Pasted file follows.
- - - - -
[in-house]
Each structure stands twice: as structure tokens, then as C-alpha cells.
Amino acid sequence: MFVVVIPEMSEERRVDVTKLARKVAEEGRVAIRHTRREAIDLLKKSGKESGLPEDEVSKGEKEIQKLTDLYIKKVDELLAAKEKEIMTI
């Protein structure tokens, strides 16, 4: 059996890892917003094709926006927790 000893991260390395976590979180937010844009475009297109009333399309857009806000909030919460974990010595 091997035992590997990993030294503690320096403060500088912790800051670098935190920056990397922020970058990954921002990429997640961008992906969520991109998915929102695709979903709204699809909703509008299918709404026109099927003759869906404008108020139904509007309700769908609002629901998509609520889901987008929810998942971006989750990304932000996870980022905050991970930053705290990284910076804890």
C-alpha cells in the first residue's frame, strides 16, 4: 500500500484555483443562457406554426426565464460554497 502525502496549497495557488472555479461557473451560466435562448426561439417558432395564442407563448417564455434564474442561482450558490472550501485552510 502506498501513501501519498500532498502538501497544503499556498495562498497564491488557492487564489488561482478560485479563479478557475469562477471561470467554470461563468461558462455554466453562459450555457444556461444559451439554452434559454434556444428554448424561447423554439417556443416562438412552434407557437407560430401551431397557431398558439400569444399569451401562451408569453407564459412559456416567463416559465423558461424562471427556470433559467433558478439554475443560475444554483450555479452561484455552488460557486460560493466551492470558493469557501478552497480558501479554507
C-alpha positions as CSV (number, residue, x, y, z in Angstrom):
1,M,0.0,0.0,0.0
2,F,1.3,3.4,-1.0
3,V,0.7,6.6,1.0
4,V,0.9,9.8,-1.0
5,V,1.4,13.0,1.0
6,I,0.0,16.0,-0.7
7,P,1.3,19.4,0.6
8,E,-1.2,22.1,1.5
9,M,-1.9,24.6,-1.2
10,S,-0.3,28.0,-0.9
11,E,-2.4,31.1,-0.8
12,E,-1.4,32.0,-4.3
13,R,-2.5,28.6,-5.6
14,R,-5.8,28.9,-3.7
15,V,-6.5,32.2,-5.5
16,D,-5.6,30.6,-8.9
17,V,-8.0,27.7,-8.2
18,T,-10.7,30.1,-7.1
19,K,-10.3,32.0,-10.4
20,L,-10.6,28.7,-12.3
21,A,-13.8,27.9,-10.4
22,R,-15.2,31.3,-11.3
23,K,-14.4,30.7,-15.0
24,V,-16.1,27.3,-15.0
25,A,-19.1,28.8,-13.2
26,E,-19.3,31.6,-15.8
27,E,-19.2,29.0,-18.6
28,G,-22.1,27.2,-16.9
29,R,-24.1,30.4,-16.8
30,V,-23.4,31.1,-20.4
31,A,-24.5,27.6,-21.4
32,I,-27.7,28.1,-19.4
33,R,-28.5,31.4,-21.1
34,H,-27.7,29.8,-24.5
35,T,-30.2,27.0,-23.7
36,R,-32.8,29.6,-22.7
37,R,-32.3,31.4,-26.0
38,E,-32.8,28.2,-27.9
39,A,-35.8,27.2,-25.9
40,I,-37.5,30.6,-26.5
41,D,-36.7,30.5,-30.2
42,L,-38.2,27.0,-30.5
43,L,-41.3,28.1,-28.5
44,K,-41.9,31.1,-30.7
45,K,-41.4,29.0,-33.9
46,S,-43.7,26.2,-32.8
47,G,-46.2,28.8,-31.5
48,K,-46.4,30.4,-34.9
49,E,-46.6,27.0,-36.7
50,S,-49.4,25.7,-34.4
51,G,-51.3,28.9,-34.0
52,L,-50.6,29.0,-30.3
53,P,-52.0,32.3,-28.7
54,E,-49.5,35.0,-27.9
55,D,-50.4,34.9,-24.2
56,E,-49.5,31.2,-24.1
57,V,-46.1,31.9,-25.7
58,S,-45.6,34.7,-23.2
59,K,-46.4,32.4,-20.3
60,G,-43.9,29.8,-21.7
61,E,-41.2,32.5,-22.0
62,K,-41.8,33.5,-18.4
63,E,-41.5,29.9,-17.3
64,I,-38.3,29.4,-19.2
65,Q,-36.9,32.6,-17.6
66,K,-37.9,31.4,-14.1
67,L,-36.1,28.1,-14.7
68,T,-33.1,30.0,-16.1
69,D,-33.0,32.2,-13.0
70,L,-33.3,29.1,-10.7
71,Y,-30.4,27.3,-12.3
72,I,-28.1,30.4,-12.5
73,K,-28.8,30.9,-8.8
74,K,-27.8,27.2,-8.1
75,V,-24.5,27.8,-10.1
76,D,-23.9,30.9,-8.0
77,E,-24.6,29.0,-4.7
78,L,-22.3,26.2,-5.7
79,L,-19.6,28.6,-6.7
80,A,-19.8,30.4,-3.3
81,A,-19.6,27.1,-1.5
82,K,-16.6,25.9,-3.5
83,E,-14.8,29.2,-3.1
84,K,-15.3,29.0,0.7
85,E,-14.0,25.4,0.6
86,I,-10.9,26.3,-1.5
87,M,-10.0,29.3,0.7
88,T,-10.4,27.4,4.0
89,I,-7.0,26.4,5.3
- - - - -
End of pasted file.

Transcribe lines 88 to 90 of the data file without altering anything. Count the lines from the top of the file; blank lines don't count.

82,K,-16.6,25.9,-3.5
83,E,-14.8,29.2,-3.1
84,K,-15.3,29.0,0.7